People v Anderson
2007 NY Slip Op 01994 [38 AD3d 1061]
March 15, 2007
Appellate Division, Third Department
Published by New York State Law Reporting Bureau pursuant to Judiciary Law § 431.
As corrected through Wednesday, May 9, 2007

The People of the State of New York, Respondent, v John H. Anderson, Appellant.

[*1] Richard L. Mott, Albany, for appellant.

Beth G. Cozzolino, District Attorney, Hudson (H. Neal Conolly of counsel), for respondent.

Mugglin, J. Appeals (1) from a judgment of the County Court of Columbia County (Nichols, J.), rendered October 14, 2003, convicting defendant upon his plea of guilty of the crimes of arson in the third degree, reckless endangerment in the first degree and assault in the third degree (two counts), and (2) by permission, from an order of said court, entered April 26, 2006, which denied defendant's motion pursuant to CPL 440.10 to vacate the judgment of conviction, without a hearing.

Defendant started a fire on the back porch of his mother's apartment in the City of Hudson, Columbia County. The fire destroyed or damaged several apartment buildings[FN1] and resulted in injury to two volunteer firefighters. Defendant waived indictment and was prosecuted by superior court information. He pleaded guilty to arson in the third degree, reckless endangerment in the first degree and two counts of assault in the third degree. Defendant's subsequent motion pursuant to CPL 440.10 to vacate the judgment of conviction on the grounds [*2]that his plea was not knowing and voluntary and his counsel was ineffective was denied. Defendant now appeals from the judgment of conviction and, by permission of this Court, from the denial of his CPL 440.10 motion.

Here, defendant does not address his assault convictions, arguing only that his arson conviction should be reduced from third degree to fourth degree and his reckless endangerment conviction should be reduced from first degree to second degree. In essence, defendant argues that a review of the entire record reveals that the arson in the third degree plea is baseless because his act of starting the fire was reckless (see Penal Law § 150.05 [1]) and not intentional (see Penal Law § 150.10 [1]). Also, he argues that his reckless endangerment conviction should be reduced because his conduct was not so reckless as to evince a depraved indifference to human life (compare Penal Law § 120.25 with Penal Law § 120.20). We are unpersuaded. During the plea proceeding, in the presence of his counsel and County Court, defendant executed a sworn document which, among other things, contained the following statements: "I plead guilty as follows: I was in Columbia County at all relevant times as alleged. I intentionally damaged a building by starting a fire. I knew by starting this fire I could have killed the residents of the building. I knew that firefighters could be injured when fighting the fire that I started. I started the fire anyway." In addition, defendant orally admitted intentionally setting the fire and that he knew or should have known that the building was occupied and that firefighters would be called to the scene.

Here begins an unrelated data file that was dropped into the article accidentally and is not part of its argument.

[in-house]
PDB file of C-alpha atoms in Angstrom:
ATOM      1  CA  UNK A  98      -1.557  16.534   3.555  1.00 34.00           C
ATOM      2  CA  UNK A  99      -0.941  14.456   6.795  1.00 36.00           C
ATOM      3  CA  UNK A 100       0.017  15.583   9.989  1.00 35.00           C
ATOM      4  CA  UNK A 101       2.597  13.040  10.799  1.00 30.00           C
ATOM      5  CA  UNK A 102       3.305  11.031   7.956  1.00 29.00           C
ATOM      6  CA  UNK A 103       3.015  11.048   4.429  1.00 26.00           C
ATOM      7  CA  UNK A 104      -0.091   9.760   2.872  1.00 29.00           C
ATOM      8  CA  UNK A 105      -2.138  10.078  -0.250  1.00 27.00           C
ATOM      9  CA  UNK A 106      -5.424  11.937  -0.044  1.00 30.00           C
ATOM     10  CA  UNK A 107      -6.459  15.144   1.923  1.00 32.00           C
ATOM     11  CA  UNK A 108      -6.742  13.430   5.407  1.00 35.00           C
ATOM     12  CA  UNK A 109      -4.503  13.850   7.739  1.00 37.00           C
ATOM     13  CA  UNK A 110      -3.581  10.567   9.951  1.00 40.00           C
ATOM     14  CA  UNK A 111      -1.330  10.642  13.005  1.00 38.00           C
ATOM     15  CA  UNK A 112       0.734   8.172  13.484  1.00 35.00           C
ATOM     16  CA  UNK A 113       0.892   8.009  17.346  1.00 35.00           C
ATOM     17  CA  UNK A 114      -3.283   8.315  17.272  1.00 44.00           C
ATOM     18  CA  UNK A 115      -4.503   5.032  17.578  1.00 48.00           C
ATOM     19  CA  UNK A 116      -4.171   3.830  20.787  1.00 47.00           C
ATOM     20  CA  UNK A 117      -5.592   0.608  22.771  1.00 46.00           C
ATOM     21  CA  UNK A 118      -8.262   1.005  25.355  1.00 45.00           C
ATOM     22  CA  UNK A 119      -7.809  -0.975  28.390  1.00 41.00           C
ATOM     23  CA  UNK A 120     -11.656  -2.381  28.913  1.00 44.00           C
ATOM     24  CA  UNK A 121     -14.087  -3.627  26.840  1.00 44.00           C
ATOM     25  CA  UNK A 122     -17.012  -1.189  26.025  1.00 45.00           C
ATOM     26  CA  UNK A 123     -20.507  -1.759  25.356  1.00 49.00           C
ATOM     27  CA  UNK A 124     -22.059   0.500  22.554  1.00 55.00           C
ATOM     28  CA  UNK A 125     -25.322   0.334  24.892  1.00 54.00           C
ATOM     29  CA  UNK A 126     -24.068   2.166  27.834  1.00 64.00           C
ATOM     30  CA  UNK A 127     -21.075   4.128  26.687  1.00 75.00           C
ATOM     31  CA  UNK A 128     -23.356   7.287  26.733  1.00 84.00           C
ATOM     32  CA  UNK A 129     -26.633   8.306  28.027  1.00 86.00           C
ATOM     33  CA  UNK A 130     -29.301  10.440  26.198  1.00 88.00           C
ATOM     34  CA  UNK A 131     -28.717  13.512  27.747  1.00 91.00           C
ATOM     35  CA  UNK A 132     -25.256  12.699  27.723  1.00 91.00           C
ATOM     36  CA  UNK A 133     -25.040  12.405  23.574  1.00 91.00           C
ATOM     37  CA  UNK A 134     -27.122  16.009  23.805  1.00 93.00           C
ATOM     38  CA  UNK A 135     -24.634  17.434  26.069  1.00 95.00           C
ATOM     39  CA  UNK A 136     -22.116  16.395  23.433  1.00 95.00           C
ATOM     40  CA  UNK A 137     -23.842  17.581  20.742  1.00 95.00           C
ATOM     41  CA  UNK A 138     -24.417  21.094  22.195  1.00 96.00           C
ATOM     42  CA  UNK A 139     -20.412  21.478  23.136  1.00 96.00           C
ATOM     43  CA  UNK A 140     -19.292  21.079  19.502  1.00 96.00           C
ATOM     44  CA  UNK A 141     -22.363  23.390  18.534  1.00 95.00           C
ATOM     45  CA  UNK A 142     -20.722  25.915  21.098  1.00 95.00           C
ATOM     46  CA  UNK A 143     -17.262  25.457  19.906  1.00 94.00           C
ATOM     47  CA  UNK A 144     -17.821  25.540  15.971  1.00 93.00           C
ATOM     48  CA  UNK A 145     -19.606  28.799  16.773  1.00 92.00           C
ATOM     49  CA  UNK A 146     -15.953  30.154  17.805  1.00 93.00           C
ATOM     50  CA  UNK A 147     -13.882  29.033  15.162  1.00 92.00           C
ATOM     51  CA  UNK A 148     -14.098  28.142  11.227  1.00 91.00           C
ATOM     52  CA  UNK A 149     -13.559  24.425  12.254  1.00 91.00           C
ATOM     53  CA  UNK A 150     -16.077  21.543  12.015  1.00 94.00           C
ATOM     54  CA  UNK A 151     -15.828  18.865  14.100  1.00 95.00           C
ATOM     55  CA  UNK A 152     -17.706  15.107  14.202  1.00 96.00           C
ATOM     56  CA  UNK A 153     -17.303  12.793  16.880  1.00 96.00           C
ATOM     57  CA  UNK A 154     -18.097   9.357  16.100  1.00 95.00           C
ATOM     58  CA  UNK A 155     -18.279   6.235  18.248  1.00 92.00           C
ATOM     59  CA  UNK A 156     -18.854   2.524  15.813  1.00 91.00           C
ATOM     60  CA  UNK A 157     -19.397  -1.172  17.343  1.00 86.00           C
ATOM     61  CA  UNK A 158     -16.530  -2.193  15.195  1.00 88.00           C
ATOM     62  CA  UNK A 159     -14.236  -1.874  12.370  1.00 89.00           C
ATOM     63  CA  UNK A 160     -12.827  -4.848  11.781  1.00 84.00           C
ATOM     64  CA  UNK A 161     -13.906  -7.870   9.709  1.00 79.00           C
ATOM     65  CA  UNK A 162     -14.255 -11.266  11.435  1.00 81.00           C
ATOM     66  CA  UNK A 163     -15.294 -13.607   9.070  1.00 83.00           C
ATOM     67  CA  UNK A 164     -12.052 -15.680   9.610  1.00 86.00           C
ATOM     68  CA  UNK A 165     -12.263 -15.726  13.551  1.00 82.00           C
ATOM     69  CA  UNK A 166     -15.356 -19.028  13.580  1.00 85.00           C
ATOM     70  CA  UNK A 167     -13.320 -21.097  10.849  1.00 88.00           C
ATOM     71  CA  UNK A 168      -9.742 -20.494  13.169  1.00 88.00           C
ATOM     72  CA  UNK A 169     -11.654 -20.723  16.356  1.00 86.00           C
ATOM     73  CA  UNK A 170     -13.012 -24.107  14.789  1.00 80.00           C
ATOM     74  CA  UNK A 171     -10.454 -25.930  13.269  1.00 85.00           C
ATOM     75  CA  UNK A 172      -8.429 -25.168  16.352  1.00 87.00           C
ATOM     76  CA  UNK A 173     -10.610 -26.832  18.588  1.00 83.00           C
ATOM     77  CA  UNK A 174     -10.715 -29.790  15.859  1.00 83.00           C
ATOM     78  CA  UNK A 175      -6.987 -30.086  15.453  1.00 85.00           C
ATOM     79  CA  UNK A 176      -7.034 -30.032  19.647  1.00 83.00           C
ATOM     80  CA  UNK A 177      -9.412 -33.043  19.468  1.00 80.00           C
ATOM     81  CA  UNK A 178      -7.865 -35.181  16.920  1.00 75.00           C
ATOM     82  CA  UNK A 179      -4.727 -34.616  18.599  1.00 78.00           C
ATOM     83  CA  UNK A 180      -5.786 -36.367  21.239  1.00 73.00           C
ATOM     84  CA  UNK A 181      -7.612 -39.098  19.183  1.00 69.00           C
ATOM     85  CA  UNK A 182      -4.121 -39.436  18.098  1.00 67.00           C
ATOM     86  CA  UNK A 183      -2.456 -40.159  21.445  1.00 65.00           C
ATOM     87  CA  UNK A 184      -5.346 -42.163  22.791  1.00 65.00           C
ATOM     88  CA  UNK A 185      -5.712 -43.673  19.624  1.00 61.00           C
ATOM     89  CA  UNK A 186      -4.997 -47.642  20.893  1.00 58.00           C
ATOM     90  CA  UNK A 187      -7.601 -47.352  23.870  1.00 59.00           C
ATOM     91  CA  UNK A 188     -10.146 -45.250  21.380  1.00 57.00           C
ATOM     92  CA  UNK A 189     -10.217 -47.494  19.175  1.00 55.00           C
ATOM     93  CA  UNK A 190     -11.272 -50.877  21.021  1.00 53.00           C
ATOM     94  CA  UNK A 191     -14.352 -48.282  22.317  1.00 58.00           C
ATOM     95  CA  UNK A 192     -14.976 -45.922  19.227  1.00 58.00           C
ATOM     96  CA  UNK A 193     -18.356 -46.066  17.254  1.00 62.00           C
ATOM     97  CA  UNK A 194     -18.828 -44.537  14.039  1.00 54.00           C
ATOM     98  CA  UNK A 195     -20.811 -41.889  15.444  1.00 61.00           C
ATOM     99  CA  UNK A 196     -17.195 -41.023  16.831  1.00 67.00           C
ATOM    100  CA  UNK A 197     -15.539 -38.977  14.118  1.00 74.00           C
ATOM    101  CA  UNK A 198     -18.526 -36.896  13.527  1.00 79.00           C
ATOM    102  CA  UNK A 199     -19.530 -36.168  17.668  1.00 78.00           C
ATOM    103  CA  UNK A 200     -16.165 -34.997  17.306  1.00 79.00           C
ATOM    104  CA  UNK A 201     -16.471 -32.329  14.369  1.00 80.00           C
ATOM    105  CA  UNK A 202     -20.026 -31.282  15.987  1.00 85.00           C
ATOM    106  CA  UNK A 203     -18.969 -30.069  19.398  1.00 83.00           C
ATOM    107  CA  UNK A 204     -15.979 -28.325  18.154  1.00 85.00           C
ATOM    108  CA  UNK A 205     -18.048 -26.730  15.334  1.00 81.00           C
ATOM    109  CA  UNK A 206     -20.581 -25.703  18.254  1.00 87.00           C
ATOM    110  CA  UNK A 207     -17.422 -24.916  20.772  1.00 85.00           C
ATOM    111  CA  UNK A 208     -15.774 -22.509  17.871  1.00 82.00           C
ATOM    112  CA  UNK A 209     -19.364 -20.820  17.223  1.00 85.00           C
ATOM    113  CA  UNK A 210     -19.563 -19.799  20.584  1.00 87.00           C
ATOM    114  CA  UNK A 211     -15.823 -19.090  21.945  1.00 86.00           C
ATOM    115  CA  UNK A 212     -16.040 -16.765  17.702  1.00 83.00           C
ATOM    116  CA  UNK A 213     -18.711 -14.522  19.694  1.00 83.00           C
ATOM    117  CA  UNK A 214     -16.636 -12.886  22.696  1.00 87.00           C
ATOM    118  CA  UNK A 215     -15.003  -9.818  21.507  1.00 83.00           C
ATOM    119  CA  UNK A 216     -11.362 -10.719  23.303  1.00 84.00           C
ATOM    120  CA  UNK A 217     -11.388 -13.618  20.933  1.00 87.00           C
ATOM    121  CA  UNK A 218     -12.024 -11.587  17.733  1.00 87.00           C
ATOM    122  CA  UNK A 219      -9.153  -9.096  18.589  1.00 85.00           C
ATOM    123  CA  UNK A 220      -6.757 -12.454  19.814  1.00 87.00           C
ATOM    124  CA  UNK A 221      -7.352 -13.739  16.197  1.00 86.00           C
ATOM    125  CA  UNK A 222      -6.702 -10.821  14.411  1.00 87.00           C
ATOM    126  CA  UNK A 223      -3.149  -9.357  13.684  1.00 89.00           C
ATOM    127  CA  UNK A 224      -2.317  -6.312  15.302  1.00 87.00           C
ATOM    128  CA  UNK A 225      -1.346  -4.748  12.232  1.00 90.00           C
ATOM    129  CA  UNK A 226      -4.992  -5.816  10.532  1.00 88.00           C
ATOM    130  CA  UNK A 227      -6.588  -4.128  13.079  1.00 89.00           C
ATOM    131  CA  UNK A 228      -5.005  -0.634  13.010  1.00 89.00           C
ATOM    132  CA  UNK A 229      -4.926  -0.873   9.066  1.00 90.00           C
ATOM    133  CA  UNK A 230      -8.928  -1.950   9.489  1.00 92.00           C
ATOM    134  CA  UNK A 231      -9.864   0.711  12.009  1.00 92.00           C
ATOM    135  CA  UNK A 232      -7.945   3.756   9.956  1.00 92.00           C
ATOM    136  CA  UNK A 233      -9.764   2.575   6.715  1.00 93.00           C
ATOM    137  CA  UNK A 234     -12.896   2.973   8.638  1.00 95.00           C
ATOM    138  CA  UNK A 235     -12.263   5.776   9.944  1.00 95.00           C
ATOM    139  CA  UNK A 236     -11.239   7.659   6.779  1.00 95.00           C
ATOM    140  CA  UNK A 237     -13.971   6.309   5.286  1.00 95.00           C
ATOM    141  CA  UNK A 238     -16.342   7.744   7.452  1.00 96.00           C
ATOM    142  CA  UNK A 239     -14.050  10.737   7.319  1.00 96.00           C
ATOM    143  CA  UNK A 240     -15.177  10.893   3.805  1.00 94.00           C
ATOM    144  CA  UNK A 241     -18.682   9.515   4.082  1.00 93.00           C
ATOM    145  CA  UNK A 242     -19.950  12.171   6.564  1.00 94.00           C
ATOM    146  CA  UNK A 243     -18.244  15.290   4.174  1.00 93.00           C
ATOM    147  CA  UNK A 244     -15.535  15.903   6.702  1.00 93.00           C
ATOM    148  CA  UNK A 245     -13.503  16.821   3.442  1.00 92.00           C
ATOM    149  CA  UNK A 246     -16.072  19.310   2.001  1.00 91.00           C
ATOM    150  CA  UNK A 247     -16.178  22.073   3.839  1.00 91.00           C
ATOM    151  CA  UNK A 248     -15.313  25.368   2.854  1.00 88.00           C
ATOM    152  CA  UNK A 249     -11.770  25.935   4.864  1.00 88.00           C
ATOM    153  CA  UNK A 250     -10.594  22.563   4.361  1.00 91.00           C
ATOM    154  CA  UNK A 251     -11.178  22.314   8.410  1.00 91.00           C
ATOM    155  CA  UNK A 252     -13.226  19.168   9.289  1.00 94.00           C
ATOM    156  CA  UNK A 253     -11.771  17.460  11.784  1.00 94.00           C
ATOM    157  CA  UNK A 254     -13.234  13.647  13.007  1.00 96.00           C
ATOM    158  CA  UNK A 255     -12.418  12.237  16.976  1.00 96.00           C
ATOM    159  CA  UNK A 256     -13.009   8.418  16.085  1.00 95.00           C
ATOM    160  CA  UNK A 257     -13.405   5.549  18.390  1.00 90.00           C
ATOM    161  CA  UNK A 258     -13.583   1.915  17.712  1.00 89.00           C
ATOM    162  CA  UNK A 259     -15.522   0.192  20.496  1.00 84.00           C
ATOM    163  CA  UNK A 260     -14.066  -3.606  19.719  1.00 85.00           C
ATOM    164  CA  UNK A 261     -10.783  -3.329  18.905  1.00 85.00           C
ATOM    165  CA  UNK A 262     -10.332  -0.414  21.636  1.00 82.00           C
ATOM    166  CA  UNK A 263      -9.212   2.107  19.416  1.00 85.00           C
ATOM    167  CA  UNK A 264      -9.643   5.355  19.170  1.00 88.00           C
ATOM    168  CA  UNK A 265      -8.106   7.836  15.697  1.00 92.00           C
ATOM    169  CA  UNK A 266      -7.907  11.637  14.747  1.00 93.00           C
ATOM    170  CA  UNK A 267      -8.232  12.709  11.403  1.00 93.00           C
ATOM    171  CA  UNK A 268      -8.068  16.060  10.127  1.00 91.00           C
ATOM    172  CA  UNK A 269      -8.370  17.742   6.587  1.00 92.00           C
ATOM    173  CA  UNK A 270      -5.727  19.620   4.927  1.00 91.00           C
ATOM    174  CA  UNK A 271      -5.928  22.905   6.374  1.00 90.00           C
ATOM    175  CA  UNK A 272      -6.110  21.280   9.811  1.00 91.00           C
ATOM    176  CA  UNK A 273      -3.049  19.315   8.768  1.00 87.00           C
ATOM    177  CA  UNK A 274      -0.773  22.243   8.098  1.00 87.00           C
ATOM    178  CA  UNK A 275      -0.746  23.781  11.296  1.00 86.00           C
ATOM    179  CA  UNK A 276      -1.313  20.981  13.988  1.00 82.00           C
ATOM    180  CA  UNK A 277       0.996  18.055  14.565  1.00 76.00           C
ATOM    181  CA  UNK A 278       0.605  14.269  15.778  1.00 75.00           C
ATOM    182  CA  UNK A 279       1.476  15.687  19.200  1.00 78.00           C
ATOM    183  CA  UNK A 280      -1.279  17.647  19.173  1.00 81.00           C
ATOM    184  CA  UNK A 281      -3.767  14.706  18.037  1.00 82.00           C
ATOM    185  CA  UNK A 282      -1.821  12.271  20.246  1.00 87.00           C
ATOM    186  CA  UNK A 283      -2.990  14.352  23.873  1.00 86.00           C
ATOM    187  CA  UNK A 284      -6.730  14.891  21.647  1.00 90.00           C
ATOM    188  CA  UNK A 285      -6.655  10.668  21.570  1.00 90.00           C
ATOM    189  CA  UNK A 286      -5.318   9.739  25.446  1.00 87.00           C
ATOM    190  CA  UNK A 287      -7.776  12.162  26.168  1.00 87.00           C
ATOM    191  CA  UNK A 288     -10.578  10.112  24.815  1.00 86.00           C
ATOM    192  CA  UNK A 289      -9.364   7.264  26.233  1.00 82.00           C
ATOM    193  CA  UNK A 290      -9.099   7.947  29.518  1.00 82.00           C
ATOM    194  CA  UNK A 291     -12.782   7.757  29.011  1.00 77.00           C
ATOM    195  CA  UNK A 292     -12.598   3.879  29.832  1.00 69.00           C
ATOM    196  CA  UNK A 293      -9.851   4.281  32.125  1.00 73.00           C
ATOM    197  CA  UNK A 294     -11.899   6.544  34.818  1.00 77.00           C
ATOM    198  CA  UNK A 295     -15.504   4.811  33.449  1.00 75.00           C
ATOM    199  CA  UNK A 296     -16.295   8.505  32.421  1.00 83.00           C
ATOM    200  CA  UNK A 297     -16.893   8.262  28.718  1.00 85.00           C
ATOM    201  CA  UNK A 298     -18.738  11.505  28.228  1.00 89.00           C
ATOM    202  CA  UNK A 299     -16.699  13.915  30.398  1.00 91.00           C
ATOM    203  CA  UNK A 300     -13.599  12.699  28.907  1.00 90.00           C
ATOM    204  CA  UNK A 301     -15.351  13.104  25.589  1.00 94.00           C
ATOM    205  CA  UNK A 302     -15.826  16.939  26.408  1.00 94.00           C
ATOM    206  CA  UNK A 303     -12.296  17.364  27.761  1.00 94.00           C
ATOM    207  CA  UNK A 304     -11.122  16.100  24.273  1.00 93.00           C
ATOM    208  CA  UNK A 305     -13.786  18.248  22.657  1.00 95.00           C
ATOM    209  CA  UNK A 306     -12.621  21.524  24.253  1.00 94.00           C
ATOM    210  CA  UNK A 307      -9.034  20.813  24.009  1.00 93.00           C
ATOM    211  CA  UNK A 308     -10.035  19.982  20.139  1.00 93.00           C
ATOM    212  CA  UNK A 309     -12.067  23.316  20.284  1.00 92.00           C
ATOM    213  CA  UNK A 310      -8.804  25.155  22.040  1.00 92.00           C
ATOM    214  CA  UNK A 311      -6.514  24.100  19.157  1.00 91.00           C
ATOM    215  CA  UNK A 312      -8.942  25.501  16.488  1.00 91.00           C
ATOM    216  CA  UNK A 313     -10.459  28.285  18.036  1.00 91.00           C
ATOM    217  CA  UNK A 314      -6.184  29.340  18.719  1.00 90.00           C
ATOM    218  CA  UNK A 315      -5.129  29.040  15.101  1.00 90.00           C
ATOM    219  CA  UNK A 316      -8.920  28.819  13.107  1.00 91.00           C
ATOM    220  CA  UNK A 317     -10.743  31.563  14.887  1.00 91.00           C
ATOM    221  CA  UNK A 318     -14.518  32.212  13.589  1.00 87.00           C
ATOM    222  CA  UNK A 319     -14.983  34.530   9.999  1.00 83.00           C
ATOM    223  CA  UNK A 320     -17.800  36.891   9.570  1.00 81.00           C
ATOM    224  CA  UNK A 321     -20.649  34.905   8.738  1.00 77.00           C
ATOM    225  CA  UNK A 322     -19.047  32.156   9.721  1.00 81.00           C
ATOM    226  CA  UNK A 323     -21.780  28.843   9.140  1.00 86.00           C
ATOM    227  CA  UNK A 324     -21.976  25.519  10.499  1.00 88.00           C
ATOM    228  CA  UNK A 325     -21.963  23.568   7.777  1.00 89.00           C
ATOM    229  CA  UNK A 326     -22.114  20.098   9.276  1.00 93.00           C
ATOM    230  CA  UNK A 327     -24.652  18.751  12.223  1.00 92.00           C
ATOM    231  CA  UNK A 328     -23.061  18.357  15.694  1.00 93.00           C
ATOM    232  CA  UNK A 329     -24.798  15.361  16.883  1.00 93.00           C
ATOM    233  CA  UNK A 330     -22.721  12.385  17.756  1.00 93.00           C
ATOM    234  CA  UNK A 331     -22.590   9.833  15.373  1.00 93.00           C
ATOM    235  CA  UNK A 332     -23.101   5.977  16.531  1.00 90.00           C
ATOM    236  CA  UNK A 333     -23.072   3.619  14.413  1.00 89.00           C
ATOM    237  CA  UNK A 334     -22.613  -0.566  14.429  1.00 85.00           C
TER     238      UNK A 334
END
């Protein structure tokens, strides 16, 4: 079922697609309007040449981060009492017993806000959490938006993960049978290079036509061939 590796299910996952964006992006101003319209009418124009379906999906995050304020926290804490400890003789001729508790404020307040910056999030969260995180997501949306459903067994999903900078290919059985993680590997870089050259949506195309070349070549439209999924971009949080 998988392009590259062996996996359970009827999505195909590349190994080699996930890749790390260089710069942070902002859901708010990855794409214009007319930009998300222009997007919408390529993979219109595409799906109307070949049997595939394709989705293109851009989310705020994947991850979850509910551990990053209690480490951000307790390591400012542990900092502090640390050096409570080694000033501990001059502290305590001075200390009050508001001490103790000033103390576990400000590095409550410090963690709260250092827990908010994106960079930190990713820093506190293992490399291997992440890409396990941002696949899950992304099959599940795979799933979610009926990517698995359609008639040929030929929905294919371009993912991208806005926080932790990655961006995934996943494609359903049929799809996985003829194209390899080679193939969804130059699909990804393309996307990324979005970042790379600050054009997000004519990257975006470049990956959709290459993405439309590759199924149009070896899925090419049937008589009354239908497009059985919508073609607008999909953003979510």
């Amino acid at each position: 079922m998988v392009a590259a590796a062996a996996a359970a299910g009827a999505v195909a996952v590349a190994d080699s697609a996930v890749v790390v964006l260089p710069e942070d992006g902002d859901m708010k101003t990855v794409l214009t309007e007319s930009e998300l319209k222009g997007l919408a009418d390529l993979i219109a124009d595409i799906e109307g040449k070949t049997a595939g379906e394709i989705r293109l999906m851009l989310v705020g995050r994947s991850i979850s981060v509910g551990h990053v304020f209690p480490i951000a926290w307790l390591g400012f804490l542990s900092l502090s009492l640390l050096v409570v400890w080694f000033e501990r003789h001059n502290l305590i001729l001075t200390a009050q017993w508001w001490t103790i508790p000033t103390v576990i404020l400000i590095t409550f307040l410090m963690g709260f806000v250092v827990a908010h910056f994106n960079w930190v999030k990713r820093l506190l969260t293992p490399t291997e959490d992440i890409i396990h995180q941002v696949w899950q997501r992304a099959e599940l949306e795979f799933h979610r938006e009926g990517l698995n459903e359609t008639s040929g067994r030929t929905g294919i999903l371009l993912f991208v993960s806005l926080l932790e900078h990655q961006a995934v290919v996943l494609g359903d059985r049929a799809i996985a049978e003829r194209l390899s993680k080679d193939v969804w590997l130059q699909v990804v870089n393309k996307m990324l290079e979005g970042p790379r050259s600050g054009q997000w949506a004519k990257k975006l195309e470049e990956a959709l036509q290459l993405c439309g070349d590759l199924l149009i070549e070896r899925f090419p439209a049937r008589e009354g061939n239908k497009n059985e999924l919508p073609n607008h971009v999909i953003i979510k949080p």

We are satisfied that the sworn affidavit and the plea colloquy, together, establish the elements of the crimes charged (see People v Kemp, 288 AD2d 635, 636 [2001]) and that nothing occurred during the plea process which would negate an essential element so as to trigger County Court's duty of further inquiry (see People v Lopez, 71 NY2d 662, 666 [1988]). While defendant's preplea statements[FN2] to the police are inconsistent with his plea, defendant did not equivocate during the plea process itself. In sum, we are satisfied that defendant admitted to intentionally setting fire to an occupied building, an act which would evince a depraved indifference to human life.

Finally, we find no merit to defendant's argument that he was denied the effective assistance of counsel because counsel allowed him to plead guilty to crimes without factual support in the record, failed to raise an affirmative defense to the arson charge and failed to [*3]pursue youthful offender treatment. In support of this contention, defendant relies mainly on the statements that he made to the police during the investigation. Although these statements may have provided a basis to pursue avenues of defense, striking a plea bargain in the face of potential defenses does not necessarily equate to ineffective assistance of counsel. A defendant receives the effective assistance of counsel when the totality of the circumstances of the matter allow the conclusion that a defendant received meaningful representation (see People v Baldi, 54 NY2d 137, 146-147 [1981]). But meaningful representation does not require perfection (see People v Ford, 86 NY2d 397, 404 [1995]). Applying these principles, it is manifest that defendant did receive the effective assistance of counsel. Here, defendant openly acknowledged his satisfaction with his counsel's representation and defense counsel successfully obtained a prison sentence far less than the permissible maximum. The length of the prison term imposed is particularly meaningful given the enormity of the damage caused by defendant's conduct. Clearly, the plea agreement was advantageous to defendant.

Crew III, J.P., Peters, Lahtinen and Kane, JJ., concur. Ordered that the judgment and order are affirmed.


Footnote 1: More than 40 people were evacuated and damage in excess of $328,000 was caused.

Footnote 2: Defendant gave three conflicting statements to the police. At first, he blamed the fire on three black men who were smoking marihuana on his mother's back porch. In the second statement, he stated that grease on the outside of a pot he was using caught fire and he threw it out his back door, but it hit the railing and landed on his mother's porch. In the third statement, he admitted starting the fire, but only to attract his paramour's attention in a nearby apartment, not to damage the building.